|Publication number||US6968349 B2|
|Application number||US 10/147,574|
|Publication date||Nov 22, 2005|
|Filing date||May 16, 2002|
|Priority date||May 16, 2002|
|Also published as||US20030217031|
|Publication number||10147574, 147574, US 6968349 B2, US 6968349B2, US-B2-6968349, US6968349 B2, US6968349B2|
|Inventors||David Finian Owen, Gary Ross Ricard, Larry William Youngren|
|Original Assignee||International Business Machines Corporation|
|Export Citation||BiBTeX, EndNote, RefMan|
|Patent Citations (8), Referenced by (57), Classifications (11), Legal Events (6)|
|External Links: USPTO, USPTO Assignment, Espacenet|
1. Technical Field
This invention generally relates to computer systems, and more specifically relates to apparatus and methods for computer databases.
2. Background Art
Since the dawn of the computer age, computers have evolved and become more and more powerful. In our present day, computers have become indispensable in many fields of human endeavor including engineering design, machine and process control, information storage and retrieval, and office computing. One of the primary uses of computers is for information storage and retrieval.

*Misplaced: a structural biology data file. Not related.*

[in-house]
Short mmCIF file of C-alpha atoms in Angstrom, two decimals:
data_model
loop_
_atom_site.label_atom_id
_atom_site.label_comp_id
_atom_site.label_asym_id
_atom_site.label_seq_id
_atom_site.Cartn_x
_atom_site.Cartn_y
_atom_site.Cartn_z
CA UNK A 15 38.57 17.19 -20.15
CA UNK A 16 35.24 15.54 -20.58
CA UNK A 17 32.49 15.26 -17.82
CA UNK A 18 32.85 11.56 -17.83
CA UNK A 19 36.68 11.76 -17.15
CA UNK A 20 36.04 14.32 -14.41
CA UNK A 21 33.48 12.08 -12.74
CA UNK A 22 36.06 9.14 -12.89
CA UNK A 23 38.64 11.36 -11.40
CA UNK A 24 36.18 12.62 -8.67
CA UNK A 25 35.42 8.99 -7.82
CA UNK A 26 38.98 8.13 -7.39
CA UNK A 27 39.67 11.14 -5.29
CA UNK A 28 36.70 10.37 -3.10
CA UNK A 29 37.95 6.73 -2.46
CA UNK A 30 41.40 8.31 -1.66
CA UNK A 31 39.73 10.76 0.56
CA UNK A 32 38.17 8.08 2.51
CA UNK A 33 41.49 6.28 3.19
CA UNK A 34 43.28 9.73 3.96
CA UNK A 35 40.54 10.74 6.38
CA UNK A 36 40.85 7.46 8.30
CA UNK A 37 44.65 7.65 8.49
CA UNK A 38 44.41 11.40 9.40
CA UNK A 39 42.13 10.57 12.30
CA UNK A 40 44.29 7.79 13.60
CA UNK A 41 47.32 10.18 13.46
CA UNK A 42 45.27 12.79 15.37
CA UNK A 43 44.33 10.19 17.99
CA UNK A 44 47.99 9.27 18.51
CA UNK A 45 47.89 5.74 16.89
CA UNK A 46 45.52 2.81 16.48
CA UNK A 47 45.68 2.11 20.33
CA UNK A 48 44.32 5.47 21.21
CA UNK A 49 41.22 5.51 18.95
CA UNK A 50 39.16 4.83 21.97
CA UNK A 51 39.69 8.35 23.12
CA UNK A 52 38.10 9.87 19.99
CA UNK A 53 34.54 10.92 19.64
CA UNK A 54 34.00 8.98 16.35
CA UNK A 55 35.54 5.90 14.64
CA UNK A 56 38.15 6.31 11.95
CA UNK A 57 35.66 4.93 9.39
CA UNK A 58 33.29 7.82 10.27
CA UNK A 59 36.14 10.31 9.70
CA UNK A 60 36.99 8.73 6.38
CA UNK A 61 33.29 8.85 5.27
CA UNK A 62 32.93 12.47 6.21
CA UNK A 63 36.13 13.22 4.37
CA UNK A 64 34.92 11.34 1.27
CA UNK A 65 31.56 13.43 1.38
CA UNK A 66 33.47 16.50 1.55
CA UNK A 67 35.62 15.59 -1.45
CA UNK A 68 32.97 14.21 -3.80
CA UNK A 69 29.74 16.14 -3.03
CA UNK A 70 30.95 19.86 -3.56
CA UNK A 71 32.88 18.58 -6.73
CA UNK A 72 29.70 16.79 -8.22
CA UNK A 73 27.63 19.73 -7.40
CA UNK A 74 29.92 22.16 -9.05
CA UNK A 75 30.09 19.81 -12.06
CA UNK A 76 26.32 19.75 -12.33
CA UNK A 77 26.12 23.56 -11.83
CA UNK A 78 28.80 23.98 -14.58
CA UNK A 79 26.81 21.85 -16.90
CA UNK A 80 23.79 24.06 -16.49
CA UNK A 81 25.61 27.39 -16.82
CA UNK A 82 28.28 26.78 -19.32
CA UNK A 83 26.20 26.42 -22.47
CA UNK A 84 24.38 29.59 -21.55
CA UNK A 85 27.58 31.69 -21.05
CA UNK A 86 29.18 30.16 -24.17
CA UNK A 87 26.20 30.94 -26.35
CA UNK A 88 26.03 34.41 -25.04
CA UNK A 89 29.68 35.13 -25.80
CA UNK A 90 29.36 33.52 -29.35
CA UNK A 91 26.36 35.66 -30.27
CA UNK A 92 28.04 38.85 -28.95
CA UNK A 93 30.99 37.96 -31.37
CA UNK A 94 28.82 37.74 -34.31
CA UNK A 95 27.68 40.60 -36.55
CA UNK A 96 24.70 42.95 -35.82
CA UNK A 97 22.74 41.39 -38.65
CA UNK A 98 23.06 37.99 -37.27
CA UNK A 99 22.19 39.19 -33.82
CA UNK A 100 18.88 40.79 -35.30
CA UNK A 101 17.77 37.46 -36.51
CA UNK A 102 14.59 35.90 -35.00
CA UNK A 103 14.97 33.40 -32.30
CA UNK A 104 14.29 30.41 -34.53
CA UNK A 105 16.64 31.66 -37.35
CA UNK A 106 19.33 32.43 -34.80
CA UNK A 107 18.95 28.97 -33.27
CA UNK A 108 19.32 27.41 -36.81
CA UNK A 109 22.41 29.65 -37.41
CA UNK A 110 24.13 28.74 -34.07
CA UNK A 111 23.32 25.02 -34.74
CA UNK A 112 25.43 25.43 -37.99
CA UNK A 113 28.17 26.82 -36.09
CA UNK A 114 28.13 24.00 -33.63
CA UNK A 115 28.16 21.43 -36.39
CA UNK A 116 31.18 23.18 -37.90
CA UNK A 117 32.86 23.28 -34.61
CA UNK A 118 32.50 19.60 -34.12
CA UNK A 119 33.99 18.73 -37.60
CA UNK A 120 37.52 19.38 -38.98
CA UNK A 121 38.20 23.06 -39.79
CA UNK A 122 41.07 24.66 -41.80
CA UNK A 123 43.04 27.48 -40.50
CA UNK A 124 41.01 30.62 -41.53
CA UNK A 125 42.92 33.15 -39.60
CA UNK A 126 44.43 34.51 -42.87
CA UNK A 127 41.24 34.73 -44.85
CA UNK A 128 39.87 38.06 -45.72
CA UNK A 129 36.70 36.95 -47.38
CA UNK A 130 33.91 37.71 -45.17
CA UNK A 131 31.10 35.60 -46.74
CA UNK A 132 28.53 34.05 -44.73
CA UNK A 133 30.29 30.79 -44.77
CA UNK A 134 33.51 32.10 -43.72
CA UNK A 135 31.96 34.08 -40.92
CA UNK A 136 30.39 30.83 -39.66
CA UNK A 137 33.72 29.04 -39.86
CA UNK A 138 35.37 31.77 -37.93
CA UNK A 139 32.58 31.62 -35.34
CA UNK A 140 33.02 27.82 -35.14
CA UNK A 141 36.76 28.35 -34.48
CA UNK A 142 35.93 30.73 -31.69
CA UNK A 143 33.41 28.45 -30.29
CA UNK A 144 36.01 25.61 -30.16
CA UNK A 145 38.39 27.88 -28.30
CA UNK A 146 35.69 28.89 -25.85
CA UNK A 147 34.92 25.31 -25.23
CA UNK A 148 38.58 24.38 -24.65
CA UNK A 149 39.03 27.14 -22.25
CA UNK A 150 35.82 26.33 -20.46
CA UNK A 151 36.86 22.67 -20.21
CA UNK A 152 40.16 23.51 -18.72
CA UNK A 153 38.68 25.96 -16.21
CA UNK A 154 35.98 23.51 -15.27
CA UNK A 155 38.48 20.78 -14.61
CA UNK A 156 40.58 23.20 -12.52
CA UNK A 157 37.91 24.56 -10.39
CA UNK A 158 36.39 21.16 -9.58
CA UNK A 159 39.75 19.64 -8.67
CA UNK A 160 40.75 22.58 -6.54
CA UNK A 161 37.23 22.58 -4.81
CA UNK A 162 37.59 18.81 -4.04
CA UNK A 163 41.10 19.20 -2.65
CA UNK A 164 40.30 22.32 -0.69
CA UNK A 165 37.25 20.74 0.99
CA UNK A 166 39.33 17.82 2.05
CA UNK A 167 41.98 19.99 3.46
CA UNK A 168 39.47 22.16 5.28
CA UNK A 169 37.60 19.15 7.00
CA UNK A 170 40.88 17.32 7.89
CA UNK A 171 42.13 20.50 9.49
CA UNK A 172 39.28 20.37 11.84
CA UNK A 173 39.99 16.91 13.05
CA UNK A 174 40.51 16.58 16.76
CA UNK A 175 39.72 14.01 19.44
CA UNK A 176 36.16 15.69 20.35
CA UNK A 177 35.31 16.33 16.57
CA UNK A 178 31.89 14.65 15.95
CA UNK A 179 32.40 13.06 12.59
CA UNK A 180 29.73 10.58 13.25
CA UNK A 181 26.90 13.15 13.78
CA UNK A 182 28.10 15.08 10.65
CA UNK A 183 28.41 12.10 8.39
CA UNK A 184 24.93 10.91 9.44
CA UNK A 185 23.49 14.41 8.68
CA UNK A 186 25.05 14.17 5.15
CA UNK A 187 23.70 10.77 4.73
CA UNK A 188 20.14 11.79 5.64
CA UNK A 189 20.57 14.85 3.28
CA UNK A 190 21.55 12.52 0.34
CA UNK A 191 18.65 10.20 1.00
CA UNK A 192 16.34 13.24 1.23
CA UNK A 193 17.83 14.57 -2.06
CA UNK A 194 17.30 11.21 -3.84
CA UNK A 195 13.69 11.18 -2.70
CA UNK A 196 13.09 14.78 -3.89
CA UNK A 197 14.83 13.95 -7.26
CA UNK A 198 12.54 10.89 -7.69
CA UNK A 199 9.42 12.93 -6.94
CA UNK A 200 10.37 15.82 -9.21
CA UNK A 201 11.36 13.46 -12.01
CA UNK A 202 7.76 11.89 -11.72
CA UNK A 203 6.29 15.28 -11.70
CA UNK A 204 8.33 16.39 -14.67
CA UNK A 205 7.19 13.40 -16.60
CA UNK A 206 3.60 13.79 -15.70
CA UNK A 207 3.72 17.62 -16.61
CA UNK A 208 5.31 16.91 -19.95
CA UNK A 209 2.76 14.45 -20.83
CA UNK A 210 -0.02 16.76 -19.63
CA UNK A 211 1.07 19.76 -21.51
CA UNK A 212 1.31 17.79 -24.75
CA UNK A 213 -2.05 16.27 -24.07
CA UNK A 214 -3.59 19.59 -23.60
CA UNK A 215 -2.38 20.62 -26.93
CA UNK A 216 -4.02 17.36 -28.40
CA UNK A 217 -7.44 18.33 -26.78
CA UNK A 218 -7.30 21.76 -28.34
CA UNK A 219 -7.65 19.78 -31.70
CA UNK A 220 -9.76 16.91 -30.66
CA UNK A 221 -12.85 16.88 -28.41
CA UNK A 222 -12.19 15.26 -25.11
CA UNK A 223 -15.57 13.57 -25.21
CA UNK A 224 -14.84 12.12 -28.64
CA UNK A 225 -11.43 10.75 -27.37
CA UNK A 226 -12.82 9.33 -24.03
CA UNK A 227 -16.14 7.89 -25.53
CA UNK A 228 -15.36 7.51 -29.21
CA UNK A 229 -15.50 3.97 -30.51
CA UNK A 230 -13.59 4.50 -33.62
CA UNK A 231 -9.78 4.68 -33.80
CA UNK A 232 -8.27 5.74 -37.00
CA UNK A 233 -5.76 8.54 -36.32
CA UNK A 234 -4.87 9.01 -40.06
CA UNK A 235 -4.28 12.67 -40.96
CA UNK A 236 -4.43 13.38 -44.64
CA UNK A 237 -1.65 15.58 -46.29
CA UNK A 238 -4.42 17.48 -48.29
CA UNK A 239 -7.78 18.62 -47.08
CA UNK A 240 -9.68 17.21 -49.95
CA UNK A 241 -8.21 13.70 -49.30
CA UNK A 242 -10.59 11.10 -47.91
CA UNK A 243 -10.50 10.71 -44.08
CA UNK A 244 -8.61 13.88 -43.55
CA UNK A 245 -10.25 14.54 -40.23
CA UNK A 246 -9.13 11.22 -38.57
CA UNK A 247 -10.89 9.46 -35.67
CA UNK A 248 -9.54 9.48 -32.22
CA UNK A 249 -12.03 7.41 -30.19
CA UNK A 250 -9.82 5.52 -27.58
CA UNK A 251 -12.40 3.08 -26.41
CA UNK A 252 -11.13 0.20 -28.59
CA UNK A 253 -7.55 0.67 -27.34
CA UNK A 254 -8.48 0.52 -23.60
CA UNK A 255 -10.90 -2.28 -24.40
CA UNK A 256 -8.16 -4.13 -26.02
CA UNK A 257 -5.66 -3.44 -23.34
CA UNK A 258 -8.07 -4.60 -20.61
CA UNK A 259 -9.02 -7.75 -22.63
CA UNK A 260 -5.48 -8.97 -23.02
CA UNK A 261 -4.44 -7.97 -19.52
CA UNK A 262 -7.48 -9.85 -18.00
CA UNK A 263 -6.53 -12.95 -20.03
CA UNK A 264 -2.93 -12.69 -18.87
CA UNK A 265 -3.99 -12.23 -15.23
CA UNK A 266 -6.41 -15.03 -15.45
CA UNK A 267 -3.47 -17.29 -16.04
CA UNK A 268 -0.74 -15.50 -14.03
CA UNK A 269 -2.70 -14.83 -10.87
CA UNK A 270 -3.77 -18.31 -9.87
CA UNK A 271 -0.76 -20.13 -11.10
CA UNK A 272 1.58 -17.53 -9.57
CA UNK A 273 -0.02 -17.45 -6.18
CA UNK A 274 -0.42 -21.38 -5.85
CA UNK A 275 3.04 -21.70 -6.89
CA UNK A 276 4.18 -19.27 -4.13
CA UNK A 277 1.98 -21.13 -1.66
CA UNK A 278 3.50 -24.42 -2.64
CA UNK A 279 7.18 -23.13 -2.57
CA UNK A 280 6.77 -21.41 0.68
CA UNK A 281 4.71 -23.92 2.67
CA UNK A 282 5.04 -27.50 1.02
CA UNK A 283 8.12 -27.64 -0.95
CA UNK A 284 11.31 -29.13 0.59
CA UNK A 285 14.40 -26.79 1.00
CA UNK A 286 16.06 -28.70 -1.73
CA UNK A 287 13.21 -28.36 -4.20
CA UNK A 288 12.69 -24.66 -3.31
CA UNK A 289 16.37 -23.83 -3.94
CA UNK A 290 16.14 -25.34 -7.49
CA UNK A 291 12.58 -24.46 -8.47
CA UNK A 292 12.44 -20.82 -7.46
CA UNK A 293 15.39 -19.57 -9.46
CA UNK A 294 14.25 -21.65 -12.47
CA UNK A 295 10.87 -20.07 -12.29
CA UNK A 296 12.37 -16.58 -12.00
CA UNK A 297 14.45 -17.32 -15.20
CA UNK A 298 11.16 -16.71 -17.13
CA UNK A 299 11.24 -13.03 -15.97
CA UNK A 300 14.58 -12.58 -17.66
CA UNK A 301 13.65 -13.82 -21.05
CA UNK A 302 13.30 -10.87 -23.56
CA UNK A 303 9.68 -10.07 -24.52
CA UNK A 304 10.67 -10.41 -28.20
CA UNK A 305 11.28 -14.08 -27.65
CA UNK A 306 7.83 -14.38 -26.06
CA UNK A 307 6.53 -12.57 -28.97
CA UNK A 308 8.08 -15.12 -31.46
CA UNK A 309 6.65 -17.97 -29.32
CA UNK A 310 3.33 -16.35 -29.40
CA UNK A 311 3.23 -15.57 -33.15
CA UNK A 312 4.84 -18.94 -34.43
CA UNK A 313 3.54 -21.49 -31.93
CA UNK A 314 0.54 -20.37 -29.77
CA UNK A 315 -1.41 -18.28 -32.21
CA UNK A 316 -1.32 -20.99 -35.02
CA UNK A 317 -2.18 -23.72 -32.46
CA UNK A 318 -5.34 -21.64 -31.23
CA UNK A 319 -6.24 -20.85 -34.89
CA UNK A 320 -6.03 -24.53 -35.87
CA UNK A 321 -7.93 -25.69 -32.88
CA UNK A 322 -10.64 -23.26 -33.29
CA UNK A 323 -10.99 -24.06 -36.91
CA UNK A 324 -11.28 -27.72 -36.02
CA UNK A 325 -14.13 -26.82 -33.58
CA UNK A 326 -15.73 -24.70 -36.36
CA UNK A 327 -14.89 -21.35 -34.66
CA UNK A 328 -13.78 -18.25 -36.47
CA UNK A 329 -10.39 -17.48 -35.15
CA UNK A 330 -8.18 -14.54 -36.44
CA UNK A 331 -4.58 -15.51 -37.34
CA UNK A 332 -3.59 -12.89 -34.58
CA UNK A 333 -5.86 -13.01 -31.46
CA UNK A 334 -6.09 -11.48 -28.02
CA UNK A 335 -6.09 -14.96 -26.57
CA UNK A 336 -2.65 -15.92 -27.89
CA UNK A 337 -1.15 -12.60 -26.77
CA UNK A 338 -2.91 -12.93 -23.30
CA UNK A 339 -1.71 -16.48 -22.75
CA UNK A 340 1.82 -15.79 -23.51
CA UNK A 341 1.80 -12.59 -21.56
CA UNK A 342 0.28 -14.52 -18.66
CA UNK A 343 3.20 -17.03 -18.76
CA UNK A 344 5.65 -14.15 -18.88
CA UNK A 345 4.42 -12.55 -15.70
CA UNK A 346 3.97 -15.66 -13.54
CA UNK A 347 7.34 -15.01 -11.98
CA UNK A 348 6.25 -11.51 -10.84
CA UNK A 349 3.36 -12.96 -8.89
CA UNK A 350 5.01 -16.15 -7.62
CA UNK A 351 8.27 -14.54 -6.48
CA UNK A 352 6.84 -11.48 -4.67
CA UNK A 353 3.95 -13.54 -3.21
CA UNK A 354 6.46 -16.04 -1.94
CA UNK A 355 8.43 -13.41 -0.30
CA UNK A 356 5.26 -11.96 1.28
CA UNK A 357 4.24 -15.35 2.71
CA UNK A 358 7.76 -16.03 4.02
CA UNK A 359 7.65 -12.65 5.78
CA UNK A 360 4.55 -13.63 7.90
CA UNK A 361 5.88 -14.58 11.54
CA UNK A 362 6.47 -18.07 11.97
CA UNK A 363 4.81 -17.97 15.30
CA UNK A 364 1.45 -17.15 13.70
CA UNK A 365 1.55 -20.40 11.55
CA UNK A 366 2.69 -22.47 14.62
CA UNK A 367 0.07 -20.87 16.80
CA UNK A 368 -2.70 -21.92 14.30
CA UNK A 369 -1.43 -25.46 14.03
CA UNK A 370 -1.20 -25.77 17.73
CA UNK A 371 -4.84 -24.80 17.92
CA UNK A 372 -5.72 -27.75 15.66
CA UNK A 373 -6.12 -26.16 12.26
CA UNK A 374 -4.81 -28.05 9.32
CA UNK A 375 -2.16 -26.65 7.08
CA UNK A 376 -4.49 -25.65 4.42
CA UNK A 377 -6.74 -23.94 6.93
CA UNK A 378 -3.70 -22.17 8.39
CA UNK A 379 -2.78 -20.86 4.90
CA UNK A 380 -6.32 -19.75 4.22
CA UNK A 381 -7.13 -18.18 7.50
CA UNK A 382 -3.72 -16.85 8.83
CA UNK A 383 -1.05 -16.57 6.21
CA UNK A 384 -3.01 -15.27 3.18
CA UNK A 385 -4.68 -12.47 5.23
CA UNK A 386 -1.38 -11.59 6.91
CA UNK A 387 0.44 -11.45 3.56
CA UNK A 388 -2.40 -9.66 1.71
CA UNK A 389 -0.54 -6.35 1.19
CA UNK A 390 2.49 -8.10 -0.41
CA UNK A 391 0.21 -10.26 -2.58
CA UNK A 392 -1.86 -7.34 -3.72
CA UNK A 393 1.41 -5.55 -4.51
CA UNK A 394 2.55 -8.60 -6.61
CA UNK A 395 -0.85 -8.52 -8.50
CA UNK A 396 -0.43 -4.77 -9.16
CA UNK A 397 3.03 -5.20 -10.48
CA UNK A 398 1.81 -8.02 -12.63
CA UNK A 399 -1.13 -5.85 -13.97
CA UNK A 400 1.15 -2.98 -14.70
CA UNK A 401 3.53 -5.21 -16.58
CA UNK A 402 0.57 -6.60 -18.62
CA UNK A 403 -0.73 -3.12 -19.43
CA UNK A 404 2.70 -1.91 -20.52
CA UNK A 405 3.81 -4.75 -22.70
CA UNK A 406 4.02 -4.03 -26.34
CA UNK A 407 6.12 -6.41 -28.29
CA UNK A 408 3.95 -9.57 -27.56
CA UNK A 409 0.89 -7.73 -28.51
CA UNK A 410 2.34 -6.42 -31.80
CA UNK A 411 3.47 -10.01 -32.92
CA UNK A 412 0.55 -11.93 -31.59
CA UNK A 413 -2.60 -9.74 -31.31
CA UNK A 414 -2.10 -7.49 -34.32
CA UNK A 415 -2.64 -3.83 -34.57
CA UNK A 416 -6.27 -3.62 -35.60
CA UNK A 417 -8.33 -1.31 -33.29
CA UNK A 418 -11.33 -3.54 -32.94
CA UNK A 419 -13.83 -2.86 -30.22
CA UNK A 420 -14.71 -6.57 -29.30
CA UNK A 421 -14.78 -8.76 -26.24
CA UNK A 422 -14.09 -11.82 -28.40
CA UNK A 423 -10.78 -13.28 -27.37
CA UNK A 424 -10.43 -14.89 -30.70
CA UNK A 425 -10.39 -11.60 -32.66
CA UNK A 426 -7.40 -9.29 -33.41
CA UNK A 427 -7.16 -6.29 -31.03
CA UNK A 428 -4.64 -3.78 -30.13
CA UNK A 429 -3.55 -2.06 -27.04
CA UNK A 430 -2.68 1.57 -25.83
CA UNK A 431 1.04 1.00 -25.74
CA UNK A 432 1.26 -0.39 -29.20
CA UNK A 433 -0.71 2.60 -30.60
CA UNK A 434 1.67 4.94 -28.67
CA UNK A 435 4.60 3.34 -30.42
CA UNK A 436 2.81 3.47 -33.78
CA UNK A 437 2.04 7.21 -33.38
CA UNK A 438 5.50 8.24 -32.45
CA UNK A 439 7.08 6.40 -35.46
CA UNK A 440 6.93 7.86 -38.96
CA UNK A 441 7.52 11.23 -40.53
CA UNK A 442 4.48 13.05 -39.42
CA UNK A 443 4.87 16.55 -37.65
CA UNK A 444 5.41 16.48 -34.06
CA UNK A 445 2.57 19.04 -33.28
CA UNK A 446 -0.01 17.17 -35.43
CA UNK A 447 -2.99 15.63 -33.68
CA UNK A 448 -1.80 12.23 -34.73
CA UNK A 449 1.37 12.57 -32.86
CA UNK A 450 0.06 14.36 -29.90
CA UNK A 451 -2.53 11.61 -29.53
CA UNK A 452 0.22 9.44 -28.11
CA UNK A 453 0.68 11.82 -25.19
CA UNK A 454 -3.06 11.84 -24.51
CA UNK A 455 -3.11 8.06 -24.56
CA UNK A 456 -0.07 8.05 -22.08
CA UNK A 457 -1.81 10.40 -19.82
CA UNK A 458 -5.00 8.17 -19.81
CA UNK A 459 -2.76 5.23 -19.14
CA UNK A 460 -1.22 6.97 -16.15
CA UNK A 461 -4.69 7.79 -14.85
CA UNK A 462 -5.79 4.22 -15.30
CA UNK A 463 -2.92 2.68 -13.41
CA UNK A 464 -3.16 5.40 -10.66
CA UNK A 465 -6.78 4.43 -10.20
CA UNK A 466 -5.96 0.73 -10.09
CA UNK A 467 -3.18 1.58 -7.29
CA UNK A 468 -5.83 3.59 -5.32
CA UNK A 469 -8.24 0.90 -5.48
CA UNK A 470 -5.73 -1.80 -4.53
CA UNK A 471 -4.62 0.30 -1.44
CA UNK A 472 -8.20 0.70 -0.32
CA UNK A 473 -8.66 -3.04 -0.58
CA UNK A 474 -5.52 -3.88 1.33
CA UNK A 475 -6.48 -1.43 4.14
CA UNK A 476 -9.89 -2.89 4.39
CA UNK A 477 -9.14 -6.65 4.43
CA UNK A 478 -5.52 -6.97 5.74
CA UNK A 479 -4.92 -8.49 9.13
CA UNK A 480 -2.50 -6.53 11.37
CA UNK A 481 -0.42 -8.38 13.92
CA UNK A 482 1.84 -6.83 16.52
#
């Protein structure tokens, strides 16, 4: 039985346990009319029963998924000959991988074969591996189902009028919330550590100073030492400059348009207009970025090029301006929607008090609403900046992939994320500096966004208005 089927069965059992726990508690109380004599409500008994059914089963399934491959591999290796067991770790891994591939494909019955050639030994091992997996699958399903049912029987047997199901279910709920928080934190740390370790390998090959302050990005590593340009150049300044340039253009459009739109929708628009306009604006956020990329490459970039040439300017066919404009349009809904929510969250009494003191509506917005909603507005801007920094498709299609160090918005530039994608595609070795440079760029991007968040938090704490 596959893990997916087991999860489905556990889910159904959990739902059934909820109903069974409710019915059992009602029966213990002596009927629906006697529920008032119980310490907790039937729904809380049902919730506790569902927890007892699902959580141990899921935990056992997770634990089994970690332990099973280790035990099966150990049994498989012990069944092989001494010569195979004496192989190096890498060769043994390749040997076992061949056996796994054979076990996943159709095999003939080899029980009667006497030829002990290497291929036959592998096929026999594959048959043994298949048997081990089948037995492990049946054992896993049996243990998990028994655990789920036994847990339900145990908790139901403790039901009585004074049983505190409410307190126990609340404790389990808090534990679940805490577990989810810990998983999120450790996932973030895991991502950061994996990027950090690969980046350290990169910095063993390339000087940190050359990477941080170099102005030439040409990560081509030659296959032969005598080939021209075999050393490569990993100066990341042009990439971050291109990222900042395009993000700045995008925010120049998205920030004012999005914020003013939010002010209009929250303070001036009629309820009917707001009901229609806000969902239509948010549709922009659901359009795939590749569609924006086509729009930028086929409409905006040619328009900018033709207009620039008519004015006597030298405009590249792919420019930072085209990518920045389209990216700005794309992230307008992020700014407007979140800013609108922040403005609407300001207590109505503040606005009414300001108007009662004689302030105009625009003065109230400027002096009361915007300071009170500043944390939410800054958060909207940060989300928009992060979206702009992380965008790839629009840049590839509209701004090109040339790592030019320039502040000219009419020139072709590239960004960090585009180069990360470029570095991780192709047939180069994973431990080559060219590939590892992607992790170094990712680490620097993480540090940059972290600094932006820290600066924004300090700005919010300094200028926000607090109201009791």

Database systems have been developed that allow a computer to store a large amount of information in a way that allows a user to search for and retrieve specific information in the database. For example, an insurance company may have a database that includes all of its policy holders and their current account information, including payment history, premium amount, policy number, policy type, exclusions to coverage, etc. A database system allows the insurance company to retrieve the account information for a single policy holder among the thousands and perhaps millions of policy holders in its database.
Database system typically include a database manager that assures the integrity of the database as changes to the database are made. The database manager typically records changes to a database in a journal. The journal allows changes to the database to be rolled back if needed. In addition, a journal may be used to replicate a database by applying the journaled changes to a remote database in the same order the journaled changes were made to the original database.